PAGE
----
Saturday Sampler: August 20 — August 26

Tulips01For those of you going back to school, Ryan Higginbottom’s post, Above All Earthly Textbooks in Knowable Word encourages you not to allow the pressures of school to crowd out your devotional life. Looking back on my own college years, I can attest to each of his points.

Scrolling though Twitter, I found Worldview Changes Everything, which Leslie A published in Growing 4 Life back in July 2014. I normally don’t like including throwback blog posts in Saturday Sampler, but this one deserves attention. The closing paragraphs especially call Christians to healthy self-examination.

Everybody has an opinion, or so the saying goes. Answering that maxim, Elizabeth Prata asserts that You (I) don’t have to say everything in The End Time. Her humility here sets a godly example, especially in this culture of social media.

Beautiful Thing writer Jessica Pickowicz resumes her probing series on superstitions with Portraits of Superstition: The Princess Charming. She writes with a balance that I wish I’d had back in high school when I destroyed a memento from a family vacation thinking it was an idol with demonic powers.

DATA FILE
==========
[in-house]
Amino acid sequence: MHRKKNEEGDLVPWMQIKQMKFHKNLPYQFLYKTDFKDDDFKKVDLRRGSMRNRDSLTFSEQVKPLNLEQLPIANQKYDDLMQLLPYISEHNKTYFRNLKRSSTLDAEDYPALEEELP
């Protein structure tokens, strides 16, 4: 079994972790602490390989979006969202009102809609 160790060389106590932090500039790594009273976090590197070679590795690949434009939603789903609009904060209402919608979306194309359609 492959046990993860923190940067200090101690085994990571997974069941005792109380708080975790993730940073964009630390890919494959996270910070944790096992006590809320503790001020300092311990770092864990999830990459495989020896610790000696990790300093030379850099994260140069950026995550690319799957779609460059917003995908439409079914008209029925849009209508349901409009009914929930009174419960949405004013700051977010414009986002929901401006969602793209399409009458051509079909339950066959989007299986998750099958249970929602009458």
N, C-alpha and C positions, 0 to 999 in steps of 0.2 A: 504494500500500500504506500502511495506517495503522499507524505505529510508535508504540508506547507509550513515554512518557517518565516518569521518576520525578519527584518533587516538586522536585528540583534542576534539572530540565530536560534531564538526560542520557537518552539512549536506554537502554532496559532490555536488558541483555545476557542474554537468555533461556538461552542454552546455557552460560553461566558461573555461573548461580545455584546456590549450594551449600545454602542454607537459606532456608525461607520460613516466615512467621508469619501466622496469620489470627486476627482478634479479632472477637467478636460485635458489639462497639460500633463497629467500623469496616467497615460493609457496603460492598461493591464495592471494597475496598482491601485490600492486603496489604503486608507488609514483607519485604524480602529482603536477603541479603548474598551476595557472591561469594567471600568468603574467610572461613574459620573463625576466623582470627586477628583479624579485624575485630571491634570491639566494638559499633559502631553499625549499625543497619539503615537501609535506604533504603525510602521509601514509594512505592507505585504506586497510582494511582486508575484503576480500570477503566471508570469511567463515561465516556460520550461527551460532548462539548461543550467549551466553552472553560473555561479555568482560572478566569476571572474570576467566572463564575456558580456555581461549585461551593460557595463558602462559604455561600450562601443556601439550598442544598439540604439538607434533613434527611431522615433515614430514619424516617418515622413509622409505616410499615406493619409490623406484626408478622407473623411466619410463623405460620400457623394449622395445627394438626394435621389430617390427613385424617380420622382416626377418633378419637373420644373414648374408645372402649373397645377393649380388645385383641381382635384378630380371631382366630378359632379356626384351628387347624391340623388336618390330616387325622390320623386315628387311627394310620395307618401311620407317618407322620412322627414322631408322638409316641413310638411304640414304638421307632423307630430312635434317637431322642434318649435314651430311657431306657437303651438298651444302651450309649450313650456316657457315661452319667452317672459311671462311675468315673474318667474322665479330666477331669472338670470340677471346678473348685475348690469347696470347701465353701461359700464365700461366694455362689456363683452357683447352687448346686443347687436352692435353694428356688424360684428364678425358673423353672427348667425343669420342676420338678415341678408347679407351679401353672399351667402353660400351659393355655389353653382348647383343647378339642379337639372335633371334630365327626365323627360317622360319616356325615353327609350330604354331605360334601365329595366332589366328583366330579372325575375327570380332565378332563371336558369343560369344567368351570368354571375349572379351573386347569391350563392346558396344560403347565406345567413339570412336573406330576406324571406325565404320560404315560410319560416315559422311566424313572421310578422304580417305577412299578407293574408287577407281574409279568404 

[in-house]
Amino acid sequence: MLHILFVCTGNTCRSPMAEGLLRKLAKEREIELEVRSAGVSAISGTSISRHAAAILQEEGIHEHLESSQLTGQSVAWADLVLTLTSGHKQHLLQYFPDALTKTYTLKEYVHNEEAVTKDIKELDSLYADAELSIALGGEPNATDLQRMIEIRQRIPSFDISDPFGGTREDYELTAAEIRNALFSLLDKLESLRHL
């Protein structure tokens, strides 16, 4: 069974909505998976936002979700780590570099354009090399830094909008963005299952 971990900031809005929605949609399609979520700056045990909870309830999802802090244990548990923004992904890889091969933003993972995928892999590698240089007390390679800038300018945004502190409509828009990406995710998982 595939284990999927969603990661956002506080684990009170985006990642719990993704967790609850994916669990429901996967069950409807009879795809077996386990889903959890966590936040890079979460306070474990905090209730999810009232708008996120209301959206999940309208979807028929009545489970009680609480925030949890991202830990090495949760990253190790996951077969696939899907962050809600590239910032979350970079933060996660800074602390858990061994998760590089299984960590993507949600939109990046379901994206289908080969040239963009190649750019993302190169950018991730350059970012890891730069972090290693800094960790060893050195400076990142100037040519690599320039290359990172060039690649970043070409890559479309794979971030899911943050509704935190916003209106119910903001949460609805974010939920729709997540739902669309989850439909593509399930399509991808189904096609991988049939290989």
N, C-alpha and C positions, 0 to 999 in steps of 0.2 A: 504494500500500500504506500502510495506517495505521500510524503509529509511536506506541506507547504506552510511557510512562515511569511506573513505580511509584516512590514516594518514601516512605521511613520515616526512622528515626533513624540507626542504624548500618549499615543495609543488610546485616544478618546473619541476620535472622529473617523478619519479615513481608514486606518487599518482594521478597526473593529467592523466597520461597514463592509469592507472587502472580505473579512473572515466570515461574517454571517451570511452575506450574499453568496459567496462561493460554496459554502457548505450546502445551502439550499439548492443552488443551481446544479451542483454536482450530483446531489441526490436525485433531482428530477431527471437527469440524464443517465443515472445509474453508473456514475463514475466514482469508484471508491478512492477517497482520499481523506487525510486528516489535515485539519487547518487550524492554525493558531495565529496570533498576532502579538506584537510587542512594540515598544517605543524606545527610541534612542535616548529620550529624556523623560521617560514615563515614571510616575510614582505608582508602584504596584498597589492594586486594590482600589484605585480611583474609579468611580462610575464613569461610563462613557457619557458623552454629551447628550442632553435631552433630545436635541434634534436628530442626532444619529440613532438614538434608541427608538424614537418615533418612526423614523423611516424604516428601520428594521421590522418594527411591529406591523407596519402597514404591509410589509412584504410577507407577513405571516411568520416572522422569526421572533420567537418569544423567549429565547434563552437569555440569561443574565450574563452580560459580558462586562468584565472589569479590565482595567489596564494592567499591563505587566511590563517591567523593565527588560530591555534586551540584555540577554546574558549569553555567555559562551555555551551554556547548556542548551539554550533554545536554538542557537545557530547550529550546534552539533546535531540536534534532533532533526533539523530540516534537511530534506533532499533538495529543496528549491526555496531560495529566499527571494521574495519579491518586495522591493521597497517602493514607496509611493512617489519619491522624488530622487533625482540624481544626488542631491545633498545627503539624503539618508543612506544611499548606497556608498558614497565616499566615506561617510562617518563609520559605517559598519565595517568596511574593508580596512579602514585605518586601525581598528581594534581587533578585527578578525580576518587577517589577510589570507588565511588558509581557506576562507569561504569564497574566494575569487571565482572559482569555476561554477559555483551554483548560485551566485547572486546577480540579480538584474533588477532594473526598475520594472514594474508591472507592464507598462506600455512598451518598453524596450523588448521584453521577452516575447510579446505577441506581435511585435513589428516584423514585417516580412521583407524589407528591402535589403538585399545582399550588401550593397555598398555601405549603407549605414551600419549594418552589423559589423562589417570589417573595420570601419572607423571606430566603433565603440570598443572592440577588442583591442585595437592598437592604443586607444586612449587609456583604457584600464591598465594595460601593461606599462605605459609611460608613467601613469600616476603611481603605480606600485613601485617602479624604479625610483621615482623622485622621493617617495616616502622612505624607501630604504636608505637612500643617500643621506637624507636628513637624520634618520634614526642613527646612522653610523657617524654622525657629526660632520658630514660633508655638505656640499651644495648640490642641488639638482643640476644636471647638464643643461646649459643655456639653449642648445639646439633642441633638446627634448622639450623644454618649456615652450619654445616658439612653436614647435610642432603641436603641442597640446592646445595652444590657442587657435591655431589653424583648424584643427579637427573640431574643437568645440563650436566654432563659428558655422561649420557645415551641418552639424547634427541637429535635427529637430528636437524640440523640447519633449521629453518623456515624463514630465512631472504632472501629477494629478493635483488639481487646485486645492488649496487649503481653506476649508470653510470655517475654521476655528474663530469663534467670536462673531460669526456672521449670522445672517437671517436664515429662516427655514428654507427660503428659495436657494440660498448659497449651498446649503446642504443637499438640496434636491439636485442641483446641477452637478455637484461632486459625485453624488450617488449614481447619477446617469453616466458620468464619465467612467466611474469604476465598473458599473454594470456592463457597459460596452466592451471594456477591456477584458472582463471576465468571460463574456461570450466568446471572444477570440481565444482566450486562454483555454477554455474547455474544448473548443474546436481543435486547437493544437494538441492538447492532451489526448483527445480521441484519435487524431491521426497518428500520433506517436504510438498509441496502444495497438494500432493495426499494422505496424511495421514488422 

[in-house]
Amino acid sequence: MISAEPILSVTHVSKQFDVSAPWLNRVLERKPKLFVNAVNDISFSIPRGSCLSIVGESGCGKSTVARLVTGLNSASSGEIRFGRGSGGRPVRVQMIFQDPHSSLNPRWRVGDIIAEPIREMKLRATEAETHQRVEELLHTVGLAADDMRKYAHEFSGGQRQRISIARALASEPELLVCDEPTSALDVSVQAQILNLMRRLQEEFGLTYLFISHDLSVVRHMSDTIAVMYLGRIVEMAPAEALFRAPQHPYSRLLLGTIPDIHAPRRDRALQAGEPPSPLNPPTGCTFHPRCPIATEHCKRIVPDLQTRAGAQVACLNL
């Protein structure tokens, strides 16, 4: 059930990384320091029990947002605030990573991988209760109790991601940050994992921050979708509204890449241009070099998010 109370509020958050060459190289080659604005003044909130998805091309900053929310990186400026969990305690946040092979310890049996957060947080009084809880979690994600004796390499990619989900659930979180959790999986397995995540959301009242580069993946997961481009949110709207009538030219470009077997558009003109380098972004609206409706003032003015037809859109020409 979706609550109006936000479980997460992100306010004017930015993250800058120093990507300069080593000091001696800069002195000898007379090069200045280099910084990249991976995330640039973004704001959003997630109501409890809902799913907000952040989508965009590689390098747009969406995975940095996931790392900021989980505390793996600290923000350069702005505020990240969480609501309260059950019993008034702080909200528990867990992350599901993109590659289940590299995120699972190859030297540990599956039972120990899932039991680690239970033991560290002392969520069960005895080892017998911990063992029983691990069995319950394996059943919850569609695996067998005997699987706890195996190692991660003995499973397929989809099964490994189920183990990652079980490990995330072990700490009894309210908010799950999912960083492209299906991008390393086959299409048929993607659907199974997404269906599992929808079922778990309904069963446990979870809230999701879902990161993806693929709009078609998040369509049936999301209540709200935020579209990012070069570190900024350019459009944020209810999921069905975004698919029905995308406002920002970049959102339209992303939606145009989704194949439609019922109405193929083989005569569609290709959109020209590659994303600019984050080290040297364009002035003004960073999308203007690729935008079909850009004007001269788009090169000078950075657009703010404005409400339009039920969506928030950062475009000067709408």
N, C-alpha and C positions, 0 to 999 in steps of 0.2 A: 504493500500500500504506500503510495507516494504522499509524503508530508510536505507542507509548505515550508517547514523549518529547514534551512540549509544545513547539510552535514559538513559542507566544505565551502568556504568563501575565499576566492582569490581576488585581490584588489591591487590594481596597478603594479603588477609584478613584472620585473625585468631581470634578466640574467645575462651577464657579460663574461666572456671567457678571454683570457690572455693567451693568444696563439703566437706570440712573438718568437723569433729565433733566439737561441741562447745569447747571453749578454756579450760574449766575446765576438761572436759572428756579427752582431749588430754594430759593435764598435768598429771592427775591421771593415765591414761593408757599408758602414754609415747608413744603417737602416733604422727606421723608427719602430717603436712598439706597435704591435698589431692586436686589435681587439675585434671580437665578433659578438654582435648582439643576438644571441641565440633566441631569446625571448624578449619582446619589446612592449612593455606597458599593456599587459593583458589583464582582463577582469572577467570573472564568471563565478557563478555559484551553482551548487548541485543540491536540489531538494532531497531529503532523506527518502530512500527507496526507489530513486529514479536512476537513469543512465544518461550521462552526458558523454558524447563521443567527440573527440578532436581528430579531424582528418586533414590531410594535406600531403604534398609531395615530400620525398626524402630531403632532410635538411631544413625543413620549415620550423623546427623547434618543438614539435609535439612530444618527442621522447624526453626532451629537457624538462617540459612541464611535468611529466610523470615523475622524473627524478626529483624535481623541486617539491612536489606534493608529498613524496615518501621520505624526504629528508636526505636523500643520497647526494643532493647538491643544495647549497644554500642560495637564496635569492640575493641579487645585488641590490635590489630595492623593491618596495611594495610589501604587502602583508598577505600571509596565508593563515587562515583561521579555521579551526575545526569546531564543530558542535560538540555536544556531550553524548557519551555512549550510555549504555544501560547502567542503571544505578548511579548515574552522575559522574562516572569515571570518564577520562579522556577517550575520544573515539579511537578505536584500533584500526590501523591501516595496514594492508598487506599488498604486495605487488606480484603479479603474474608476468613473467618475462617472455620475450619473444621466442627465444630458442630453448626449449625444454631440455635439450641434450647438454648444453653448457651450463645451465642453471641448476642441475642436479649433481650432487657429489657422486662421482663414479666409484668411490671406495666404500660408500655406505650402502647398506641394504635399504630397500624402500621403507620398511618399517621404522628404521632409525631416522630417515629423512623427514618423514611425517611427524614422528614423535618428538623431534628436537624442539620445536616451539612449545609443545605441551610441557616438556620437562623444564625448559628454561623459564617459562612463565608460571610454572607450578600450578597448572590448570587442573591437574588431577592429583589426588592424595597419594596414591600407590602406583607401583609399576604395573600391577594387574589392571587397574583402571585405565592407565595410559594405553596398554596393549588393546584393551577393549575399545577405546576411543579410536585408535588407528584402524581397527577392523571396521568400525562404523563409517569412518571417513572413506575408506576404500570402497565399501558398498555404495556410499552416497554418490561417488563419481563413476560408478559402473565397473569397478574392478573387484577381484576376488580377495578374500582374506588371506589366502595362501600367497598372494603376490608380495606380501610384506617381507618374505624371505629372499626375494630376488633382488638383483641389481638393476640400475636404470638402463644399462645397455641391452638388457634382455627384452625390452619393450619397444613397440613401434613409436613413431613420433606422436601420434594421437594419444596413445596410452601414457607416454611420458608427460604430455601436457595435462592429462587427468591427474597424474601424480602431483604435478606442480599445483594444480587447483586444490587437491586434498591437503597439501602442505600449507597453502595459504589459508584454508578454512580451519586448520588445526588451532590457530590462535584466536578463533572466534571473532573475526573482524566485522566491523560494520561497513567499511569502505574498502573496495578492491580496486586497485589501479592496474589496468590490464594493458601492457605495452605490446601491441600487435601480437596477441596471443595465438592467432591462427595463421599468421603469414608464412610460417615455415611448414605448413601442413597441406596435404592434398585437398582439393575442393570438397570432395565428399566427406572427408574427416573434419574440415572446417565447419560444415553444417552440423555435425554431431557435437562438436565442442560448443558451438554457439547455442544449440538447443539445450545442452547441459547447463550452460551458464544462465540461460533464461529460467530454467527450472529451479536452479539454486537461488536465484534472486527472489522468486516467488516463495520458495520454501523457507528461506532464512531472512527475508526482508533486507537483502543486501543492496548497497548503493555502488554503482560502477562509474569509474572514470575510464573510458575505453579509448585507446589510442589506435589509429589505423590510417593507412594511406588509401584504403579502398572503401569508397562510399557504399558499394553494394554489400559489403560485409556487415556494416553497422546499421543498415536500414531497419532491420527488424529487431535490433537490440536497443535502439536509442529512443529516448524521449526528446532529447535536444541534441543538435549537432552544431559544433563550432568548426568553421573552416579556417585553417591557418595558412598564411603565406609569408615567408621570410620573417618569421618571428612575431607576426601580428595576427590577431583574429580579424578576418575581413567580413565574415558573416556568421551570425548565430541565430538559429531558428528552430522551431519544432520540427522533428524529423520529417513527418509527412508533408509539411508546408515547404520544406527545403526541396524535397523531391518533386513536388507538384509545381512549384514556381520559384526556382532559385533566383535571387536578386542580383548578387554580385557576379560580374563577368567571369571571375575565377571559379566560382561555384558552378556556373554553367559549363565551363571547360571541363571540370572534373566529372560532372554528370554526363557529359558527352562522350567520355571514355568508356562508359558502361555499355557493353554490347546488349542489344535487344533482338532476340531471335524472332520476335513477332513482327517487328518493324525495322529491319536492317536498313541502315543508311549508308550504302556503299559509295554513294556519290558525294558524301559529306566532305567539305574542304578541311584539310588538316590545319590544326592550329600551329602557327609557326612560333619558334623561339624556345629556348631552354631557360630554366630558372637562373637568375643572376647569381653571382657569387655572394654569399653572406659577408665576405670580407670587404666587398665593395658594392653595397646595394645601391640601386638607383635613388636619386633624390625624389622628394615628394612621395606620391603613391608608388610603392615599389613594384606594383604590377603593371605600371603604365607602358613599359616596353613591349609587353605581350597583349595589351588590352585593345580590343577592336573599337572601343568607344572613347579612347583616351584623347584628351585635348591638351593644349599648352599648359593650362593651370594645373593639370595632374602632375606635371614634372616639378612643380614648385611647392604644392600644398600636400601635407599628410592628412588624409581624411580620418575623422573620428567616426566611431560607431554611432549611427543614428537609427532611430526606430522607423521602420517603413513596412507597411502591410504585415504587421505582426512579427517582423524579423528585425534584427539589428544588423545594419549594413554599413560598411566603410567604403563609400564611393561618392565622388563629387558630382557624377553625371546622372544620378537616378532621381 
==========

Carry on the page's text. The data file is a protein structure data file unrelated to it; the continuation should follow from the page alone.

We can find the Gospel even in this earliest chapters of Genesis, as Narrow Minded Woman shows us in Eve: “Mother of All the Living”.

Leave it to Michelle Lesley, a mother of five, to come up with a title like Watch Your Language! 10 Christian Terms that Need to be Cleared Up. Her reasoning on each term grounds itself in God’s Word, forcing us to carefully consider how our words represent the Lord. Are you guilty of saying any of these things?

The Rise of Digital Technologies and the Decline of Reading by Tim Challies may surprise you. His perspectives don’t follow popular wisdom on this topic, but maybe popular wisdom could use a challenge once in a while.

If you doubt my repeated assertions that Christians depend way too much on feelings, go to  excatholic4christ and read Tom’s piece, Emotional feelings and religious rituals no substitute for genuine faith in Christ and His finished work. He presents a sad but fascinating story of a woman who obviously needs discernment  (not to mention true salvation).

Amy Byrd of Housewife Theologian examines the historical context that may help us understand why God honored Rahab’s Lie. Like Amy, I’m not completely sold on this explanation, but it certainly does make sense.

 

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